I circulate during all technology based lessons in pretty much the same way. I try and help students with technical issues, encourage students with great skill in the given task and help students stay on track. Helping students stay on track is critical on this day as it is there first time using the machine for a class specific task. My basic philosophy around this is to use positive reinforcement whenever possible and simply tell students what you notice. For example, if a student is shopping for sneakers online, I first make a note of the site they are using (which I often block for the next lesson, unless it is a critically useful site) and then I say, “I noticed you were shopping for sneakers. How did the 3D model go?” If a student is off task, they know that I am aware and also get back on task because they want to do the right thing. They don’t need me to yell. I also acknowledge great 3D models to get others curious and thinking about how they can do great work. By the end of this interval, there are certain models I will share with the group from my email and we will have a few aps to share.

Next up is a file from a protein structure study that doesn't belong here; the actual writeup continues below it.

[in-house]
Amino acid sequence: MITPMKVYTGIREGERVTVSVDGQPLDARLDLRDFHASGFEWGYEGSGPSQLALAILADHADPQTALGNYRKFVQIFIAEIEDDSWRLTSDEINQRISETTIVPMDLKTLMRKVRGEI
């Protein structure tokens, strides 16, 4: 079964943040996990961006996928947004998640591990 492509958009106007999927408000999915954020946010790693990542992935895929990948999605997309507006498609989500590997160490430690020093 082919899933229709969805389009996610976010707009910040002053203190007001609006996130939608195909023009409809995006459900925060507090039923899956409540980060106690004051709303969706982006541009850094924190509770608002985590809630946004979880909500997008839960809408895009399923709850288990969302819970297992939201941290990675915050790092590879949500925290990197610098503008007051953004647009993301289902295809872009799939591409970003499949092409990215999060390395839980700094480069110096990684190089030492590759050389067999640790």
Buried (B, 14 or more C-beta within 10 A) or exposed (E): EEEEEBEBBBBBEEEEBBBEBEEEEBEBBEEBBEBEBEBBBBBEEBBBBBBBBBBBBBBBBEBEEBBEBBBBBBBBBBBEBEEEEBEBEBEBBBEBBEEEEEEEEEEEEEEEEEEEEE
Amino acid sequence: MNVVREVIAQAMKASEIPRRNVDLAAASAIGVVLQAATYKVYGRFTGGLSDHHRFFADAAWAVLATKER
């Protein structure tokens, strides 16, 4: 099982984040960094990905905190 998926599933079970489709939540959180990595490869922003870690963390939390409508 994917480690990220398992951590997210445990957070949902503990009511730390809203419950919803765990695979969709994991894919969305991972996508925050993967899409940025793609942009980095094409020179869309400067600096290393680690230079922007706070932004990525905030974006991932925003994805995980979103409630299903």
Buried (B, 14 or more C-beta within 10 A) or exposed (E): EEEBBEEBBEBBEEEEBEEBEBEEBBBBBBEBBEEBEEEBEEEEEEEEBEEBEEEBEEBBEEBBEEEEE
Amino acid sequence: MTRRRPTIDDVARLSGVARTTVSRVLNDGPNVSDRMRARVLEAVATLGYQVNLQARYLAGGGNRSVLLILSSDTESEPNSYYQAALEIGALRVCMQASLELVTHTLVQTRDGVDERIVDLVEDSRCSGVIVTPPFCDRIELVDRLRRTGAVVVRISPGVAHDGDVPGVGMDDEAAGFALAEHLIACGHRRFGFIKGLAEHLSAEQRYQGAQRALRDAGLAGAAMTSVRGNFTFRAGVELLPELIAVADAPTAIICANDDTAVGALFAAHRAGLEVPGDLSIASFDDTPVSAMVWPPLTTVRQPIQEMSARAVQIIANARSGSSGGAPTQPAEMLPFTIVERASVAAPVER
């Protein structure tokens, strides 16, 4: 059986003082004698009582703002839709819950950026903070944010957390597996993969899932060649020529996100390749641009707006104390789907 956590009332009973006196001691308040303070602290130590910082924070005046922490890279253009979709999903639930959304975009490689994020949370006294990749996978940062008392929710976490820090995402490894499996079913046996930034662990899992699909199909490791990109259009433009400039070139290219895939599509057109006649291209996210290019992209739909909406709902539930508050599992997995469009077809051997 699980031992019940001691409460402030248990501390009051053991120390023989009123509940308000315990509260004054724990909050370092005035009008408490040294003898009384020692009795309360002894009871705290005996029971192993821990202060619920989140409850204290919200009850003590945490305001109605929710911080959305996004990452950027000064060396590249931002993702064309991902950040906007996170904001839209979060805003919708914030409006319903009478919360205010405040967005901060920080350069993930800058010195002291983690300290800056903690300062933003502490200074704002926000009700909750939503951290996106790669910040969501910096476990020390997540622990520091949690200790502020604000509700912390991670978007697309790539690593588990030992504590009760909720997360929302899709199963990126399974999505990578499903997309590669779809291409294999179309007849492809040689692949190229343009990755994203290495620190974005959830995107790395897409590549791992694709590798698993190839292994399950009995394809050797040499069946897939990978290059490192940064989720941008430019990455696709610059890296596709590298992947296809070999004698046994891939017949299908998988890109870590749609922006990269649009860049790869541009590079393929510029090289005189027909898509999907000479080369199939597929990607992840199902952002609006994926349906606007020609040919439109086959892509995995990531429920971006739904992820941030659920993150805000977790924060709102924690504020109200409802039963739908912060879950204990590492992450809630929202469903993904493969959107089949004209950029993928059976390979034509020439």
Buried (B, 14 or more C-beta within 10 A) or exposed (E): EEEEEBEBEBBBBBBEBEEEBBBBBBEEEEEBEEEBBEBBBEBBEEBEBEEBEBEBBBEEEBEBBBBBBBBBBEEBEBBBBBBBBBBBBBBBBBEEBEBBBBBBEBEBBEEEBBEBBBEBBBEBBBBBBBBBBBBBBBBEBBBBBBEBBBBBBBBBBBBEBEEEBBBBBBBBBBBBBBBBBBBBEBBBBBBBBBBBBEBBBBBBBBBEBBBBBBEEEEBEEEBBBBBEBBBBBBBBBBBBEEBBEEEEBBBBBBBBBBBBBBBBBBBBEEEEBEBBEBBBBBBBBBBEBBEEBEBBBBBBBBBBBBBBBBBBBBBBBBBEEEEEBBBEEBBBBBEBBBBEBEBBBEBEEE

Since we spent so much time working on a 3D model, I ask them “why would I have you start with a 3D model?” Students are quick to realize that I chose a task that they often find difficult to do by hand. They like that we immediately find an effective and efficient way to use the laptop. After we discuss the specific merits of the application, I ask for other suggestions and write these on the board as we build our class app requests. I finish class by reviewing the clean up routine for the machines, which involves simply putting the laptop back in the right spot and charging for the next students. I stand by the cart and closely monitor the process. My goal is to also have these types of routines established as soon as possible. It should be automatic for students and they need to know exactly what the expectations are. How can they successfully complete the task if we haven’t been clear about our guidelines?